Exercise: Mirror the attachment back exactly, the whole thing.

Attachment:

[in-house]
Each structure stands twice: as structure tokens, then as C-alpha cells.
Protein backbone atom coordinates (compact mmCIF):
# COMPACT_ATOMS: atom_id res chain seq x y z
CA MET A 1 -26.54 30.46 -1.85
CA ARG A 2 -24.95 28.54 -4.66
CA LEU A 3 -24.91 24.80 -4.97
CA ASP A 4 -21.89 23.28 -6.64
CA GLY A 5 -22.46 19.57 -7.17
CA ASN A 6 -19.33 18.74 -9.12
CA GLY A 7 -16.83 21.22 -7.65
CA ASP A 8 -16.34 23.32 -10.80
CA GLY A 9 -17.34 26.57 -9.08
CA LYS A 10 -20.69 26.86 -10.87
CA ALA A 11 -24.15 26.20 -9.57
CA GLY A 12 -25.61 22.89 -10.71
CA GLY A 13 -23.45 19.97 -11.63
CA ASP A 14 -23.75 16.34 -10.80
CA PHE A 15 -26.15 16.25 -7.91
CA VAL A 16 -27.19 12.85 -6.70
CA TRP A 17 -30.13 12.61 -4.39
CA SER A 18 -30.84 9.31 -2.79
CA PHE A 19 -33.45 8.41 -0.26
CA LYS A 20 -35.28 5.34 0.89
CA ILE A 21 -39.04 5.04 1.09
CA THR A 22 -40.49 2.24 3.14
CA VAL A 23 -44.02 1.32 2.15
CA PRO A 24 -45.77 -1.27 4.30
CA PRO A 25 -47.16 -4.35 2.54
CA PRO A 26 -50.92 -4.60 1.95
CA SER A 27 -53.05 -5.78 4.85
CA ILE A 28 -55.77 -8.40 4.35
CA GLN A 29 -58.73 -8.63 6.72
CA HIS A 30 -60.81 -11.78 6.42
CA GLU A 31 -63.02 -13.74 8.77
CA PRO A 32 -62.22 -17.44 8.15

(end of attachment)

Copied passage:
[in-house]
Each structure stands twice: as structure tokens, then as C-alpha cells.
Protein backbone atom coordinates (compact mmCIF):
# COMPACT_ATOMS: atom_id res chain seq x y z
CA MET A 1 -26.54 30.46 -1.85
CA ARG A 2 -24.95 28.54 -4.66
CA LEU A 3 -24.91 24.80 -4.97
CA ASP A 4 -21.89 23.28 -6.64
CA GLY A 5 -22.46 19.57 -7.17
CA ASN A 6 -19.33 18.74 -9.12
CA GLY A 7 -16.83 21.22 -7.65
CA ASP A 8 -16.34 23.32 -10.80
CA GLY A 9 -17.34 26.57 -9.08
CA LYS A 10 -20.69 26.86 -10.87
CA ALA A 11 -24.15 26.20 -9.57
CA GLY A 12 -25.61 22.89 -10.71
CA GLY A 13 -23.45 19.97 -11.63
CA ASP A 14 -23.75 16.34 -10.80
CA PHE A 15 -26.15 16.25 -7.91
CA VAL A 16 -27.19 12.85 -6.70
CA TRP A 17 -30.13 12.61 -4.39
CA SER A 18 -30.84 9.31 -2.79
CA PHE A 19 -33.45 8.41 -0.26
CA LYS A 20 -35.28 5.34 0.89
CA ILE A 21 -39.04 5.04 1.09
CA THR A 22 -40.49 2.24 3.14
CA VAL A 23 -44.02 1.32 2.15
CA PRO A 24 -45.77 -1.27 4.30
CA PRO A 25 -47.16 -4.35 2.54
CA PRO A 26 -50.92 -4.60 1.95
CA SER A 27 -53.05 -5.78 4.85
CA ILE A 28 -55.77 -8.40 4.35
CA GLN A 29 -58.73 -8.63 6.72
CA HIS A 30 -60.81 -11.78 6.42
CA GLU A 31 -63.02 -13.74 8.77
CA PRO A 32 -62.22 -17.44 8.15